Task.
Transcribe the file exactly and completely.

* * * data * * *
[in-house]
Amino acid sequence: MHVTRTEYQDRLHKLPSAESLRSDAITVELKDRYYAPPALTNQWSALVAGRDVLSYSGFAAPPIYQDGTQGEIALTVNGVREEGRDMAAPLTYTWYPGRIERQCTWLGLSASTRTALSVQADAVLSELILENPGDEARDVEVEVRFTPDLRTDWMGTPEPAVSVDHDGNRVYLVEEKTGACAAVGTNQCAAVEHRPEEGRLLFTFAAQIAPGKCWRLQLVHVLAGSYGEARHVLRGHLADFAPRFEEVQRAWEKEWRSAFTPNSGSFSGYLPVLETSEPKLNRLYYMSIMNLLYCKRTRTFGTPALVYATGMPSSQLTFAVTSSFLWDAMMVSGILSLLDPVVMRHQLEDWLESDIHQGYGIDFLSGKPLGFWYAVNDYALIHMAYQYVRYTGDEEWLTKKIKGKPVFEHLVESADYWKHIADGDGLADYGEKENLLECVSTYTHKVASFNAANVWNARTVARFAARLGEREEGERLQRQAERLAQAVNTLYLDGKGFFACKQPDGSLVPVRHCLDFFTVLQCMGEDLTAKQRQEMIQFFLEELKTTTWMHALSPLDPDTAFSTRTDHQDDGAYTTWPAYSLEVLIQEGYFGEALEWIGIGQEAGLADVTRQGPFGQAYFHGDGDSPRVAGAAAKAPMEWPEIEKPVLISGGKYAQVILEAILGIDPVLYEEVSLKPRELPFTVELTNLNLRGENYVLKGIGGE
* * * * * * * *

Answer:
[in-house]
Amino acid sequence: MHVTRTEYQDRLHKLPSAESLRSDAITVELKDRYYAPPALTNQWSALVAGRDVLSYSGFAAPPIYQDGTQGEIALTVNGVREEGRDMAAPLTYTWYPGRIERQCTWLGLSASTRTALSVQADAVLSELILENPGDEARDVEVEVRFTPDLRTDWMGTPEPAVSVDHDGNRVYLVEEKTGACAAVGTNQCAAVEHRPEEGRLLFTFAAQIAPGKCWRLQLVHVLAGSYGEARHVLRGHLADFAPRFEEVQRAWEKEWRSAFTPNSGSFSGYLPVLETSEPKLNRLYYMSIMNLLYCKRTRTFGTPALVYATGMPSSQLTFAVTSSFLWDAMMVSGILSLLDPVVMRHQLEDWLESDIHQGYGIDFLSGKPLGFWYAVNDYALIHMAYQYVRYTGDEEWLTKKIKGKPVFEHLVESADYWKHIADGDGLADYGEKENLLECVSTYTHKVASFNAANVWNARTVARFAARLGEREEGERLQRQAERLAQAVNTLYLDGKGFFACKQPDGSLVPVRHCLDFFTVLQCMGEDLTAKQRQEMIQFFLEELKTTTWMHALSPLDPDTAFSTRTDHQDDGAYTTWPAYSLEVLIQEGYFGEALEWIGIGQEAGLADVTRQGPFGQAYFHGDGDSPRVAGAAAKAPMEWPEIEKPVLISGGKYAQVILEAILGIDPVLYEEVSLKPRELPFTVELTNLNLRGENYVLKGIGGE